The first-ever property purchase to occur through Propy — an international real estate startup founded around the digital currency Ethereum — took place earlier this week, according to various outlets. But it has received mixed reactions from one important camp: the currency’s enthusiasts on Reddit.
Michael Arrington — a member of Propy’s advisory board perhaps best known as the founder of TechCrunch — took to the user-created r/Ethereum section on Reddit (also known as a “subreddit”) to answer questions about his recent Ukrainian property purchase, an apartment in Kiev he bought for $65,000 USD, which he said was the first real estate title transaction using the cryptocurrency Ether.
Arrington further noted on Reddit that it was the “first time that I know of that a real asset other than cryptocurrencies themselves have been transferred on a blockchain.” (A blockchain is essentially a distributed ledger system shared among multiple computers, and is the technology that underpins Bitcoin, Ethereum, and most other cryptocurrencies that have emerged in recent years.)
Arrington began the discussion by posting a link on the subreddit to a recent article in The Wall Street Journal describing his purchase.
While initial respondents from the Reddit community (also known as “redditors”) were supportive, others quickly raised questions about the legal specifics of Arrington’s deal, and asked what actual role the blockchain played. Arrington’s answers seem to reveal an equal mix of PR combined with the early days of an innovative, totally new and separate transaction system.
An exchange between skeptical reddit user u/spinstercat and Arrington outlined how the transaction was different from the usual exchange of fiat money for international property purchases. In this case, “the Ukrainian government approved the transaction and the title change was registered on the blockchain, as was the smart contract,” wrote Arrington. That’s especially noteworthy given the fact that Ukraine’s central bank recently announced that they would not recognize cryptocurrencies as legal forms of payment.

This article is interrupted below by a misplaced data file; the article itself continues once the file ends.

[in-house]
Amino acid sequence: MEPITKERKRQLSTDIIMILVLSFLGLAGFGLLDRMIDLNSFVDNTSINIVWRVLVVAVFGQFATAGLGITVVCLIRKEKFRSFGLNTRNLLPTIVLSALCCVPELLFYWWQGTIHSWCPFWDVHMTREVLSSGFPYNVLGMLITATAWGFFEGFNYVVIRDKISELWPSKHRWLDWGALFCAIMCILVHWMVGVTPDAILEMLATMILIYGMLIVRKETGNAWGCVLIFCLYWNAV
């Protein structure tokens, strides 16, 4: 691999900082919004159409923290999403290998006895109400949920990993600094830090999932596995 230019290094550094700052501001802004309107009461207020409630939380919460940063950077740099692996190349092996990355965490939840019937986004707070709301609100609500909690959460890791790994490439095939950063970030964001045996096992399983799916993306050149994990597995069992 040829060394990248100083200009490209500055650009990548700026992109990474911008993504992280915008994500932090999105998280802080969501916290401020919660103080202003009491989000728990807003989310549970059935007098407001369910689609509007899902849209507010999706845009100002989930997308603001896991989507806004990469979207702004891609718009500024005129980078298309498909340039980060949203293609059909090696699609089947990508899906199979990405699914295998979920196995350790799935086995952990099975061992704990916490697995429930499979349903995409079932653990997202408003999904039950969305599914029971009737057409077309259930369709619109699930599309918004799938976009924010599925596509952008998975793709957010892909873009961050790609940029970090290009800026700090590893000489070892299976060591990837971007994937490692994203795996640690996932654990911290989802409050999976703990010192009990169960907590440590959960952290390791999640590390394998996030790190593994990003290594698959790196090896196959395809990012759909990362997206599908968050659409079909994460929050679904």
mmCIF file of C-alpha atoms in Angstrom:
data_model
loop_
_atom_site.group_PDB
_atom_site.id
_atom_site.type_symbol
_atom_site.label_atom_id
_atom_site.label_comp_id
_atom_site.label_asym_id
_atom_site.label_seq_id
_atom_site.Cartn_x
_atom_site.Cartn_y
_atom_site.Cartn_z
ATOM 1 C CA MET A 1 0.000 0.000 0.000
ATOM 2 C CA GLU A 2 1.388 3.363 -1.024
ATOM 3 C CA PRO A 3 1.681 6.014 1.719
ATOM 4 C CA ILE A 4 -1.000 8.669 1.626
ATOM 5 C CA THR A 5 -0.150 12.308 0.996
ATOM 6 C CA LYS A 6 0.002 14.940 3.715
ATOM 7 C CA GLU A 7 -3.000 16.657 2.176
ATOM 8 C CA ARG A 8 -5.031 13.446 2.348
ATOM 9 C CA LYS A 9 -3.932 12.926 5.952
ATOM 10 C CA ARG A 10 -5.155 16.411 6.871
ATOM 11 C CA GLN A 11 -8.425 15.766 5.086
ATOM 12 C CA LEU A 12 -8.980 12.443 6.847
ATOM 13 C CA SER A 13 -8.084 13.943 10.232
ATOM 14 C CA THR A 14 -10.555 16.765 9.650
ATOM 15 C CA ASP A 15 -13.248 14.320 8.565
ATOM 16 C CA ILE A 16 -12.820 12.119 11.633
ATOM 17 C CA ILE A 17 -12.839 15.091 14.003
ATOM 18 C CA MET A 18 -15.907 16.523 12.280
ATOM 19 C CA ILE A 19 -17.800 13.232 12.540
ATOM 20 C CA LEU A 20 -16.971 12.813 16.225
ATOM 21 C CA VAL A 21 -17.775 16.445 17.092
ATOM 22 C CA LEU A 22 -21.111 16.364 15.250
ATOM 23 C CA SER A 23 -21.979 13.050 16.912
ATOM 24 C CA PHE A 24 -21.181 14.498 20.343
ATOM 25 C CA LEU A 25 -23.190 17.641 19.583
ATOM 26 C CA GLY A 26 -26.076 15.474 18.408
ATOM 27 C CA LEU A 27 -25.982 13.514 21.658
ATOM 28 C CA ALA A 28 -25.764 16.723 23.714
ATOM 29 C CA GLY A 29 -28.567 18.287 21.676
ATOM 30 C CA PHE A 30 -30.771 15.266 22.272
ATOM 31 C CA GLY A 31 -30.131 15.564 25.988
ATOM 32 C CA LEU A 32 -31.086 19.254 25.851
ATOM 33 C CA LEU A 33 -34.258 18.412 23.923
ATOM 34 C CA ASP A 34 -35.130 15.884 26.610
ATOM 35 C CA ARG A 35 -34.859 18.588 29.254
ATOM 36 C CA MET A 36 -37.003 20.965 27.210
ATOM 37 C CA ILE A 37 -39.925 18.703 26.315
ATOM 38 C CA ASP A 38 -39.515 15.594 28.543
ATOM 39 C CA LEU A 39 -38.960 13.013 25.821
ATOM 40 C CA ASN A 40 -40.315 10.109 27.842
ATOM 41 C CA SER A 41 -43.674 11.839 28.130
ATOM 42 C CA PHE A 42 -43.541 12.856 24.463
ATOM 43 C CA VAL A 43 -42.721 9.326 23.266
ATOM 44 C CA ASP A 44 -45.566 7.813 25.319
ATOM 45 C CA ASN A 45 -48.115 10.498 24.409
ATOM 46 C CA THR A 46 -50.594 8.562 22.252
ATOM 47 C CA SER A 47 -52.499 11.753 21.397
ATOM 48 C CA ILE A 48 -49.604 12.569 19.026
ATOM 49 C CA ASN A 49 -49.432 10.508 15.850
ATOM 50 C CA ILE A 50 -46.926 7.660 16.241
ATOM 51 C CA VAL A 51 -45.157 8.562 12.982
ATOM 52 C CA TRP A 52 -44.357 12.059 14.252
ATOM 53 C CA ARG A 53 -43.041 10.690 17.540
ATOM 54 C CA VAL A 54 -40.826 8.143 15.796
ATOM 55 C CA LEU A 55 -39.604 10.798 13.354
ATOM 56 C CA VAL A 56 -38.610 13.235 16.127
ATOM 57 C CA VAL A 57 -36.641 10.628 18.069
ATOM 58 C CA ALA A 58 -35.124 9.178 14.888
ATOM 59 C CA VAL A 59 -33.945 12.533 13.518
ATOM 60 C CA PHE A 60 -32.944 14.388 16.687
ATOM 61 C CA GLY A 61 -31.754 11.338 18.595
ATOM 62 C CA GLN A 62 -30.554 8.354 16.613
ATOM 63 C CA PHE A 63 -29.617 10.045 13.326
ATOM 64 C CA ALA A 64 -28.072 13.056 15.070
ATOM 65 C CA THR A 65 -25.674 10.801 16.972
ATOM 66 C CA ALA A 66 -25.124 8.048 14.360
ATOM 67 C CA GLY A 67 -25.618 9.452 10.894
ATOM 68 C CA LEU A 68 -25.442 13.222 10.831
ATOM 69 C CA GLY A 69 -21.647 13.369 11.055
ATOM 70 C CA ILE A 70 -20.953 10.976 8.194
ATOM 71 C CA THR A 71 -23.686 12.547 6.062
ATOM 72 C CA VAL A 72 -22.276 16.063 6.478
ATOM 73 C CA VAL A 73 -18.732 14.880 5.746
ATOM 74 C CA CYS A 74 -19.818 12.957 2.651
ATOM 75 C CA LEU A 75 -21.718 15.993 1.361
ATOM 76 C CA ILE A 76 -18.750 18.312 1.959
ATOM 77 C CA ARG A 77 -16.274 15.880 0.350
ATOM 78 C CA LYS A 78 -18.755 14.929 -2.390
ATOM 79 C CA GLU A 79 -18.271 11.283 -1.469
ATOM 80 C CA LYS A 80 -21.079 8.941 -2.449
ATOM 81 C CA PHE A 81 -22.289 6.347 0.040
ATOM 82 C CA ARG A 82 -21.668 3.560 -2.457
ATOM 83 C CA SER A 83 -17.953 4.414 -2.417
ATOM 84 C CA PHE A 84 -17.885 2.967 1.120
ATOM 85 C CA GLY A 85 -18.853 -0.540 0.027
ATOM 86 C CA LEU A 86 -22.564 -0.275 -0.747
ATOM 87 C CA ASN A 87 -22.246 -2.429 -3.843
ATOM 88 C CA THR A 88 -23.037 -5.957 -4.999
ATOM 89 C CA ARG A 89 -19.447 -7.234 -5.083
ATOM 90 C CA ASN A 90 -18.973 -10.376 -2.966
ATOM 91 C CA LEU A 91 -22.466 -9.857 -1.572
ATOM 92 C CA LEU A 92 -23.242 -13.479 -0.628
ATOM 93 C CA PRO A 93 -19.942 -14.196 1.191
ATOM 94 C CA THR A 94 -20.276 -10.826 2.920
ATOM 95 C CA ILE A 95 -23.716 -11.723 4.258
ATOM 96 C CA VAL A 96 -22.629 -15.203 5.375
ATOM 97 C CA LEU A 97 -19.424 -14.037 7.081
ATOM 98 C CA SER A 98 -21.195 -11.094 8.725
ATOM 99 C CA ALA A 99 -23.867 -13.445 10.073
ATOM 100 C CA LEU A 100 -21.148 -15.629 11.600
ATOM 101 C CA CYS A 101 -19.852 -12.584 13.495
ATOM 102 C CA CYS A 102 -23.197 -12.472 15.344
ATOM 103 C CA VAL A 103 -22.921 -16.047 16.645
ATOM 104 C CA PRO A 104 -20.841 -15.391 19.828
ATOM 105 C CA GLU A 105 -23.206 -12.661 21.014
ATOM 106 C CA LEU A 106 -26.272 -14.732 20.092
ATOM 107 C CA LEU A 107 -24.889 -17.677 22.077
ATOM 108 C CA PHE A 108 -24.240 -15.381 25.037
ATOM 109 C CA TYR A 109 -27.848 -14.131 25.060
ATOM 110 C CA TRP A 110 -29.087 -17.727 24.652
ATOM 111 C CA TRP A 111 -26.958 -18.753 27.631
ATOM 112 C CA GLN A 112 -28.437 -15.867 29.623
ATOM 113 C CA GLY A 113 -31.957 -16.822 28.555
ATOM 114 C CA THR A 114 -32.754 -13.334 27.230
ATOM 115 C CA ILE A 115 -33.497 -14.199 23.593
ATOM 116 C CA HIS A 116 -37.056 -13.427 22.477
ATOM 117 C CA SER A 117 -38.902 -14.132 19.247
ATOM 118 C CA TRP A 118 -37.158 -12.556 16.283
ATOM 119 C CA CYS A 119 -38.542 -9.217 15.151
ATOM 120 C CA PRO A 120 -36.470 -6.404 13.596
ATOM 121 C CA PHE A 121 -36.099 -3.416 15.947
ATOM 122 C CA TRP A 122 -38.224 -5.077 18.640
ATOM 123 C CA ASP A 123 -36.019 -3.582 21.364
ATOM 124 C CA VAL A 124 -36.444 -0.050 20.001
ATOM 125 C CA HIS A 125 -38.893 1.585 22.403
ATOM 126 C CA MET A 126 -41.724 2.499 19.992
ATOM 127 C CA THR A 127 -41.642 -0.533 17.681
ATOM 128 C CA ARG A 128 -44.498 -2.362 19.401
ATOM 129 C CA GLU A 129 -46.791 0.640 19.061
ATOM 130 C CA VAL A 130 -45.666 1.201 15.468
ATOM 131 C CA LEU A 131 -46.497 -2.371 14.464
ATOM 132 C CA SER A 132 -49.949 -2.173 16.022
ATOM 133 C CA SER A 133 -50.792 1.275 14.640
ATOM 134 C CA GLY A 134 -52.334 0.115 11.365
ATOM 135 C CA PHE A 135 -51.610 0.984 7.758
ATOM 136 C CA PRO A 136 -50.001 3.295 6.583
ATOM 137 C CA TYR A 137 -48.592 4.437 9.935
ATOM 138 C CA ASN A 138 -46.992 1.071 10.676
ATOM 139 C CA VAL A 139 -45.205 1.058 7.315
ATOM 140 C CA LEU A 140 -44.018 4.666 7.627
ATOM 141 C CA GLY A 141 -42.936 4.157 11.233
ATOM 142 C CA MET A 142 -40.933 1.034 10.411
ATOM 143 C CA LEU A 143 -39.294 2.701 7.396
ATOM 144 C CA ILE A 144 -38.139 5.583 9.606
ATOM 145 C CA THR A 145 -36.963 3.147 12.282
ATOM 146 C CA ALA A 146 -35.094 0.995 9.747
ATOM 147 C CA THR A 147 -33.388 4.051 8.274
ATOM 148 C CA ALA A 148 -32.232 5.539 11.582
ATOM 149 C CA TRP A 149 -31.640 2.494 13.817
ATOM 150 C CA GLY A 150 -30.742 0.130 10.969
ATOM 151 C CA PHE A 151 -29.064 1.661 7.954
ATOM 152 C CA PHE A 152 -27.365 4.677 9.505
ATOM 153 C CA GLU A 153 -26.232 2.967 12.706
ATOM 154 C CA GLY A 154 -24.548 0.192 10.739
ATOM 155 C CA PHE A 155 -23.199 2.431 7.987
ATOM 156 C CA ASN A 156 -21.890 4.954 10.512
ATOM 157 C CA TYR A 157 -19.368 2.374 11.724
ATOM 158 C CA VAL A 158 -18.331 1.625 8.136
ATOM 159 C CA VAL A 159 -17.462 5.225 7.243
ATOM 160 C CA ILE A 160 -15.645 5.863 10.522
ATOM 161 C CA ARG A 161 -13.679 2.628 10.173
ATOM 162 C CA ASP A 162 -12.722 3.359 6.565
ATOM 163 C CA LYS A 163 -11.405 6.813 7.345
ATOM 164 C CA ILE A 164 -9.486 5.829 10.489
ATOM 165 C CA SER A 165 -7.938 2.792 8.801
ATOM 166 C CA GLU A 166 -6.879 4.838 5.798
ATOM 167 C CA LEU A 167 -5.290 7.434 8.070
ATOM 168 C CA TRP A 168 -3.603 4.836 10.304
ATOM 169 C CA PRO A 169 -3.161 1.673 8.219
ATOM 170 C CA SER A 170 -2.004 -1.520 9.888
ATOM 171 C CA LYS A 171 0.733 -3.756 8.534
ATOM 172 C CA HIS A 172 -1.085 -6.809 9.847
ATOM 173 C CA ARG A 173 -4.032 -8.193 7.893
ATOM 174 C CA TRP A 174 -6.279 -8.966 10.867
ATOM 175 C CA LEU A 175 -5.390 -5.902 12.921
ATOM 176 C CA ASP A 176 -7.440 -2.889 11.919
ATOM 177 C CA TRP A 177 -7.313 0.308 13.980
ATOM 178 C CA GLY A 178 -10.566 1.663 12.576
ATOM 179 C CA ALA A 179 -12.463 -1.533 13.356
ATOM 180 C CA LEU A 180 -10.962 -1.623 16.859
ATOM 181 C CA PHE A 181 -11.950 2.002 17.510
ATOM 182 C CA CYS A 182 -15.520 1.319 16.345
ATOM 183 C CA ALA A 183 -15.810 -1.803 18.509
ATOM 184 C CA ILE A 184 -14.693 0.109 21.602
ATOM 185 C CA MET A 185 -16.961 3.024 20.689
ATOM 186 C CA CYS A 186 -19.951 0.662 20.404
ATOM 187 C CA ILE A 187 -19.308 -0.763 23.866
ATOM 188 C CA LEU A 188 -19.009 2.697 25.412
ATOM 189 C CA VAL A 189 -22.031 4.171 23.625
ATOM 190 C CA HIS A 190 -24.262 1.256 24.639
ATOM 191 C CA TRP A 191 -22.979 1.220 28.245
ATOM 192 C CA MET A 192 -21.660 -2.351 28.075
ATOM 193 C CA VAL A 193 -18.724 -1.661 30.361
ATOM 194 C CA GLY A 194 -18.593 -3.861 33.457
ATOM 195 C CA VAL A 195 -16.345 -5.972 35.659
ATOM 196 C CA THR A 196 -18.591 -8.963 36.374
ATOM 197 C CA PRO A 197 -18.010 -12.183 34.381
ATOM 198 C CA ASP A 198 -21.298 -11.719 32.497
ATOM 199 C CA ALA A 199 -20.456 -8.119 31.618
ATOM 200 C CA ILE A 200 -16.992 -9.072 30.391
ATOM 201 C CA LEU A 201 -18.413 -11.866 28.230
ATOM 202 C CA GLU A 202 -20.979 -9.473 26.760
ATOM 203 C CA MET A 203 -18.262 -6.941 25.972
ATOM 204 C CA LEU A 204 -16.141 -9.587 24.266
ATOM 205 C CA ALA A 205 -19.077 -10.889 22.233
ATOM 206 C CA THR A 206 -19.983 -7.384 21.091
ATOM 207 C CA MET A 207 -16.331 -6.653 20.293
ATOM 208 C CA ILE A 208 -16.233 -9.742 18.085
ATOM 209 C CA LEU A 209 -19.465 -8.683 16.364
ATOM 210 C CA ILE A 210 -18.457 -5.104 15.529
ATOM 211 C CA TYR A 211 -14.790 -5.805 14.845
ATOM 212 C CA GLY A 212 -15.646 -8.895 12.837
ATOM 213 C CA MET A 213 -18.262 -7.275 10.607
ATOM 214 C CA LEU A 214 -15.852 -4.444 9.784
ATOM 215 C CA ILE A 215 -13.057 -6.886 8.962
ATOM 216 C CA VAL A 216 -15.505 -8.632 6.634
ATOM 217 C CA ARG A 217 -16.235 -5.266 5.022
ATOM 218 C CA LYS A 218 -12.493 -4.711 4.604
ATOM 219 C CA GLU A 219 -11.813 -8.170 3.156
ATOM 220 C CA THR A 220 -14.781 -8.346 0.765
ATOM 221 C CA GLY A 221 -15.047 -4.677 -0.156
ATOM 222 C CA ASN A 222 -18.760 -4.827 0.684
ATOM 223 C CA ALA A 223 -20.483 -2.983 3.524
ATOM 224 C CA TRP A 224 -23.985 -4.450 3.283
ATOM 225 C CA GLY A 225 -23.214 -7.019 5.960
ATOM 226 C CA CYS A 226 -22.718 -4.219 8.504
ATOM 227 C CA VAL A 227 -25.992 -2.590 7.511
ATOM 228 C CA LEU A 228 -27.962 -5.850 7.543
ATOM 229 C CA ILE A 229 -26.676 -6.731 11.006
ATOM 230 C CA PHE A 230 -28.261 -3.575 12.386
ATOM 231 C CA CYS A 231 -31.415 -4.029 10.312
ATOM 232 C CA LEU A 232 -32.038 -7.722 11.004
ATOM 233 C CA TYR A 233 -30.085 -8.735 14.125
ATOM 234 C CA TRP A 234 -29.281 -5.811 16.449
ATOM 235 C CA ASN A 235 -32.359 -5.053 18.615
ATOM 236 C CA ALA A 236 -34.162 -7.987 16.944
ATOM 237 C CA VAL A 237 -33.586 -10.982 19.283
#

The redditor wasn’t necessarily convinced. “They recognised your particular transaction because you have both explicitly agreed that the other part of barter [has] taken place, and they’ve included [the] transaction hash as an extra [piece of] evidence,” spinstercat wrote back. “Title change wasn’t de jure recorded on the blockchain, it was recorded in [the] Ukrainian state registry with the help of Juscutum, your Ukrainian lawyers.” (A claim supported by Ukrainian-language media.)
Other representatives from Propy chimed in on Reddit to say that this process was still in beta and “the first milestone of a groundbreaking project, the very first step toward future P2P [payer-to-payer] deals transition.”
But the one of the biggest challenges facing Propy was outlined by user u/RedEyeFright who explained they worked for a traditional land registry in the US. They laid out that while states like Alaska, Connecticut, Hawaii and Vermont have statewide property record direction, many others are county-based. Meaning Propy would need to negotiate with around 3,000 different parties if they want their platform to be widely used in the United States.
“They are going to have to have a lot of international success to build up a revenue stream to support heavy lobbying if they want to prosper in the US,” RedEyeFight concluded.
Early days for Propy, and perhaps some initial success. But the company still has lots of ground to cover before buying property with Ether is truly a viable alternative.